When I was a kid, I always looked forward to Hanukkah with its eight nights of lighting candles, singing songs and best of all, exchanging gifts. Like all Jewish celebrations, food also played a major role.On all other nights my little sisters, brother and I had to eat healthy foods like steamed broccoli, but during these eight crazy nights we got to indulge in several special treats that were forbidden during the rest of the year. My personal Hanukkah food favorites included:
Latkes - Gorgeously golden potato pancakes fried in oil to remind us of the miracle of the Hanukkah story, whereas a tiny amount of oil kept the ritual lamp burning for eight days instead of one. As a kid, I much preferred the texture of the fried-mashed-potato-like-latkes made from a boxed mix over the homemade shredded potato variety. Call me crazy.
Sufganiyot - cinnamon sugar doughnuts deep-fried in - you guessed it - loads of oil, again to remind us of the Hanukkah story miracle.
Chocolate Gelt - Yiddish for money, these golden tin-foil wrapped milk chocolate coins represent the small coins traditionally given to young children as part of the holiday celebration.
Sugar Cookies - My mom's six-pointed-Star-of-David-shaped cookies dusted with blue sugar were one of the greatest hits in my household and at my school. Mom - if you're reading this, I'd love the original recipe!
Although my taste buds have changed over the years (I've actually learned to love that steamed broccoli), one of my favorite Hanukkah foods is still the potato latke. Nowadays, however, I much prefer a lighter, crispier version made from scratch vs. the box-mix version. (But if it's the latter you're looking for, we've got a brand-new "clean" potato pancake mix in our stores this year.)I usually make my latkes with a combination of shredded sweet potato and white potato with a little grated onion, salt and pepper, lightly pan-fried in a tablespoon or two of olive oil and then finished off in the broiler for extra crispiness. This year, I plan on serving my latkes with heaps of homemade ginger applesauce.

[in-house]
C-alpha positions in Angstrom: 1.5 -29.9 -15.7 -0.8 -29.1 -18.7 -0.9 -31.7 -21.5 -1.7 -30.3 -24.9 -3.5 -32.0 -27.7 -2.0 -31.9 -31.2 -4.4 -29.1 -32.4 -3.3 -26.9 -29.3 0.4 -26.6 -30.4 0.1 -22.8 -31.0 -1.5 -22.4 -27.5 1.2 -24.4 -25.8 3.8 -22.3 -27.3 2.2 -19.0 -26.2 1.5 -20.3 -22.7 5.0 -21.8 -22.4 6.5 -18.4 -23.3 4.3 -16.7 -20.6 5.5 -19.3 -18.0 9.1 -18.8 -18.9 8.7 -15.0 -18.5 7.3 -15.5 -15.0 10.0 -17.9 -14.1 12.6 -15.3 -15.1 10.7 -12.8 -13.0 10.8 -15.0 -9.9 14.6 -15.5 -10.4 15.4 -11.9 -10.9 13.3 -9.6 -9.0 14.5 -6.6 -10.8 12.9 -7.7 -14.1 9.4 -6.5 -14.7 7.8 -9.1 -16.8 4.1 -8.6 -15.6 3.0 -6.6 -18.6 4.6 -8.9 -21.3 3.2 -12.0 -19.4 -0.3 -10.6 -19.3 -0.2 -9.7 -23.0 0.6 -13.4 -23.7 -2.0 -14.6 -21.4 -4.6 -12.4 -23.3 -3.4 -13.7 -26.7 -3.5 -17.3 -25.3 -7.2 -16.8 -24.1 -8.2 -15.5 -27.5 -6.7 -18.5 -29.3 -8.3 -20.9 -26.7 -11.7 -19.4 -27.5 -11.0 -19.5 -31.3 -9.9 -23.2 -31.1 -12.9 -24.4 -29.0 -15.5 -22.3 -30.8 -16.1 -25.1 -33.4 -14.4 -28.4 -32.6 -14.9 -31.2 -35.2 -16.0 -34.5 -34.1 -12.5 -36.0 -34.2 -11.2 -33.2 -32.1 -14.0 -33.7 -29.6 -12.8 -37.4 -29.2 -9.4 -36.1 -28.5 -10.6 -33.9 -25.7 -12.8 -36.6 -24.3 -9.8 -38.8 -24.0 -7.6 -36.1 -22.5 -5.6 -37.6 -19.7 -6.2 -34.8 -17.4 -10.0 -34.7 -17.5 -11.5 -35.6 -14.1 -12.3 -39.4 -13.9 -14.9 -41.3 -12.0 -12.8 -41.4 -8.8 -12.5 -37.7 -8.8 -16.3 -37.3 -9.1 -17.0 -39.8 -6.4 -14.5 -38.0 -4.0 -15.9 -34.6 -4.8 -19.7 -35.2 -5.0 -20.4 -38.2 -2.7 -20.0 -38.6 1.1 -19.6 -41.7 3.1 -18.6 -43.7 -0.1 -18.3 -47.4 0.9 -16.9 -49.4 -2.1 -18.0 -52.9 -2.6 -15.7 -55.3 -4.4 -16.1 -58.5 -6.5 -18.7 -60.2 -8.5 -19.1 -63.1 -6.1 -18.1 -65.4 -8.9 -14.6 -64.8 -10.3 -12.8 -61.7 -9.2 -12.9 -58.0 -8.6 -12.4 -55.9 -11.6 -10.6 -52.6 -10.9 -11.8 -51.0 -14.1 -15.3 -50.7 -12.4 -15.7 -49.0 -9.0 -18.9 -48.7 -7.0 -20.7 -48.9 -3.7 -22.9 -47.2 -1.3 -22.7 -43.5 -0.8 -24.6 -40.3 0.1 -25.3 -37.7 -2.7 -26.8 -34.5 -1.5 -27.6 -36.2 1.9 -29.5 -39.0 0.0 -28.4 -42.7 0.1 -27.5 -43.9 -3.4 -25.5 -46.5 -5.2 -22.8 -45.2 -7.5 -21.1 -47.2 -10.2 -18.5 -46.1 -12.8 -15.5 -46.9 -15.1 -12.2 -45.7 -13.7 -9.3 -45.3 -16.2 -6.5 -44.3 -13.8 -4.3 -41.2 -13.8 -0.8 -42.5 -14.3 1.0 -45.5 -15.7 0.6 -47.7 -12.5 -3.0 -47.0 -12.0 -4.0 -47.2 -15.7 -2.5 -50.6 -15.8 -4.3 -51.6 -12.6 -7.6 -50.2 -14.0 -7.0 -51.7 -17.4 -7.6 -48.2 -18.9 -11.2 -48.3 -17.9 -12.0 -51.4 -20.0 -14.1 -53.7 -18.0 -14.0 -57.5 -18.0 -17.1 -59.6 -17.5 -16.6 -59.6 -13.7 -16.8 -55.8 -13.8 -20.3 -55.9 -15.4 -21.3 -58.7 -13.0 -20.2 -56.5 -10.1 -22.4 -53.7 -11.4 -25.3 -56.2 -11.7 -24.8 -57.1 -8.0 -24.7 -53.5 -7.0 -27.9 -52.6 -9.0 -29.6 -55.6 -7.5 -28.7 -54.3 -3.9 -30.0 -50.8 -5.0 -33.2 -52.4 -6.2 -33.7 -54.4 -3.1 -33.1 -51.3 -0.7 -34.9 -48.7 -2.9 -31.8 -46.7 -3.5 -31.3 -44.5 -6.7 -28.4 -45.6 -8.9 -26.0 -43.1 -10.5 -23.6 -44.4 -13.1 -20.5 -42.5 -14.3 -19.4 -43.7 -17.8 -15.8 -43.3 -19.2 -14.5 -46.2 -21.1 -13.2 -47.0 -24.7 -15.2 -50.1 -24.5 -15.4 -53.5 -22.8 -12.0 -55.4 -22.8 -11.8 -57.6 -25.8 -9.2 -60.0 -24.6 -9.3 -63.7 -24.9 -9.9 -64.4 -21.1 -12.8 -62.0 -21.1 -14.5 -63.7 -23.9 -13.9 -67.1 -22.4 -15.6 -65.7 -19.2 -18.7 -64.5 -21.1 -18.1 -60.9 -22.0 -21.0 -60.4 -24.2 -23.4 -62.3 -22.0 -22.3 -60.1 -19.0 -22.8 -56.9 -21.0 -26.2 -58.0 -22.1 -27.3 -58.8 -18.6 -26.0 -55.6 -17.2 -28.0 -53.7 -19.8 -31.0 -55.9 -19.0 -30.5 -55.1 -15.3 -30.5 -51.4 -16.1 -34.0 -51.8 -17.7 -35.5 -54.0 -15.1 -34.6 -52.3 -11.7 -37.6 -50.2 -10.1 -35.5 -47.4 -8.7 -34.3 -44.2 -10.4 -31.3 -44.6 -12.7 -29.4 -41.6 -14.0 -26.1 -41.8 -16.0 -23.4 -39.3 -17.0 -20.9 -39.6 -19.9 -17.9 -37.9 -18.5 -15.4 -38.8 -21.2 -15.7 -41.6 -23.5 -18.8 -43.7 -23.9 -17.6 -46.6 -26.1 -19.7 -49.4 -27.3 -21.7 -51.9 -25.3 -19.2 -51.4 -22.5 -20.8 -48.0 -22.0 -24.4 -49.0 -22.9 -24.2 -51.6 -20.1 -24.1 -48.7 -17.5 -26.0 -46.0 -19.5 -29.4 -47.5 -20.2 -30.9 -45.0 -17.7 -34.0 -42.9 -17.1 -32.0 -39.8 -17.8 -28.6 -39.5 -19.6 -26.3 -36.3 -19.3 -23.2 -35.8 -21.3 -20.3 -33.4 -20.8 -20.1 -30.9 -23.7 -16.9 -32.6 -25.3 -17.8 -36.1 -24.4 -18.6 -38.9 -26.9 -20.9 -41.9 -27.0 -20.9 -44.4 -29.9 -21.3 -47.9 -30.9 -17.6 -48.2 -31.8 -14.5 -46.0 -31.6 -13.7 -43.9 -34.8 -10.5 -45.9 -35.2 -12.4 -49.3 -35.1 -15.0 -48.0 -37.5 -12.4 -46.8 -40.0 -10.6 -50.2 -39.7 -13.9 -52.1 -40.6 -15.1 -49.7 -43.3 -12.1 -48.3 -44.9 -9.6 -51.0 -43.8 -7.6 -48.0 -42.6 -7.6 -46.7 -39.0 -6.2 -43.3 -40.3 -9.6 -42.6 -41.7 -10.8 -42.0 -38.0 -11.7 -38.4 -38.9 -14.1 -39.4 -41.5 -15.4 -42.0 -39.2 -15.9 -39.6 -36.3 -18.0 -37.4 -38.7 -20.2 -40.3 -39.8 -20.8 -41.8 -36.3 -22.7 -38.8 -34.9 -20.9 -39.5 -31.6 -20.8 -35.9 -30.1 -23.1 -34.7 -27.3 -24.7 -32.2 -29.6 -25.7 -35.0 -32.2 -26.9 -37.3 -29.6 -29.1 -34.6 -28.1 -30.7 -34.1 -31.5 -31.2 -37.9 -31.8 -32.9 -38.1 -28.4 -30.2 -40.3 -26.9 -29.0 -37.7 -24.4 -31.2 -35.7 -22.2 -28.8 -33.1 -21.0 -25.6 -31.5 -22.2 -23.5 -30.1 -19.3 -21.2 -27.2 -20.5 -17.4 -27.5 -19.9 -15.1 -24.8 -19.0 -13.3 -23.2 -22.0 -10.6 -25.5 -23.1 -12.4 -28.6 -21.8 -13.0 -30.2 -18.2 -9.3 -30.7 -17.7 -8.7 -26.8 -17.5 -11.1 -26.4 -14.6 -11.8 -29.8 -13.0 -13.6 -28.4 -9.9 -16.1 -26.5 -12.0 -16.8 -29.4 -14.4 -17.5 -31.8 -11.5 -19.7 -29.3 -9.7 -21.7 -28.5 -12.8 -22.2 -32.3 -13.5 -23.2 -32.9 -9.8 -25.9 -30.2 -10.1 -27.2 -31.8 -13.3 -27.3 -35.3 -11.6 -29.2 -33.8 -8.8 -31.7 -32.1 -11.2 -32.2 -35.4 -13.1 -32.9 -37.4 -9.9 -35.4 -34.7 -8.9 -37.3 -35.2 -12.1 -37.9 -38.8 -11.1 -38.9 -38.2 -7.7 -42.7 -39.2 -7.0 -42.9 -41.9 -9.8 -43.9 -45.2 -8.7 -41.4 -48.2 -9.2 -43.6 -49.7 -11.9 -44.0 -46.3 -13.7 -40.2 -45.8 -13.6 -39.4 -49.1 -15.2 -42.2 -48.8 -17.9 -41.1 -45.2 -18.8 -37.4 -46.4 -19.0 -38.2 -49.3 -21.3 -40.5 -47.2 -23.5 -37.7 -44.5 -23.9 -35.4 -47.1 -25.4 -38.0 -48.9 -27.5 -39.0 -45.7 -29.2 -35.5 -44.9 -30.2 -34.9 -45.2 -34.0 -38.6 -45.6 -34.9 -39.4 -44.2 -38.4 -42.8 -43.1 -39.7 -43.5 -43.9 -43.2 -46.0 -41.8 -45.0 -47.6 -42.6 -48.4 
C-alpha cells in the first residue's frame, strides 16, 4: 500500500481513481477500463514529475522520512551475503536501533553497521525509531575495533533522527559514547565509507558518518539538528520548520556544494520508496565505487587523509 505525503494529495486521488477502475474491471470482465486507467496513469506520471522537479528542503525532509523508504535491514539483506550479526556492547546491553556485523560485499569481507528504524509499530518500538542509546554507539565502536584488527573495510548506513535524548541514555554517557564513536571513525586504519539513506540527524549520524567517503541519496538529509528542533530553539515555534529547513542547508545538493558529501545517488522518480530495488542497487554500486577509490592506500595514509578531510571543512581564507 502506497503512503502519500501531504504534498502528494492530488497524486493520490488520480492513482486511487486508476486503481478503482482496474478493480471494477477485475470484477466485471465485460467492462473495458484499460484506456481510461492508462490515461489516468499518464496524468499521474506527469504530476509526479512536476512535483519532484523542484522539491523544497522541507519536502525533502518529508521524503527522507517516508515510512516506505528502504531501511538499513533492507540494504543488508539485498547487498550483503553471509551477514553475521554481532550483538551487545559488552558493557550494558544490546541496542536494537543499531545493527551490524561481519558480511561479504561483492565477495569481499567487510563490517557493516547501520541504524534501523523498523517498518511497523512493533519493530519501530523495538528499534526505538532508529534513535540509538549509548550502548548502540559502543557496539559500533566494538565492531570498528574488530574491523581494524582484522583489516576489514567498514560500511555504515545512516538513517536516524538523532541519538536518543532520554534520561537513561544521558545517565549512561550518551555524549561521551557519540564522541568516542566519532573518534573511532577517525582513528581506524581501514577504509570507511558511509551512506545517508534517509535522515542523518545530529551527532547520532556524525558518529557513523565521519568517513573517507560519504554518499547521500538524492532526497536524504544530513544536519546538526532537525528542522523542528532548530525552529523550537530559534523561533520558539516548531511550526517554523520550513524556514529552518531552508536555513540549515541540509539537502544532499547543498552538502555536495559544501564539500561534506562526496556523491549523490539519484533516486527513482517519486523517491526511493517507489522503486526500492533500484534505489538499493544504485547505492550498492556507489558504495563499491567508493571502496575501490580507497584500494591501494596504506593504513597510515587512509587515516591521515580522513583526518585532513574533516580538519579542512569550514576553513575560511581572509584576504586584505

If like me, you're now getting hungry for more holiday foods, check out our website for a slew of festive holiday recipes and menu ideas including this happening Hanukkah spread.Now that I've shared some of my favorite holiday eats; I'd love to hear yours. As a kid, what foods did you look forward to eating during the eight crazy nights of Hanukkah, the twelve days of Christmas, the seven days of Kwanzaa, etc.?What edible delights will strike your fancy this holiday season?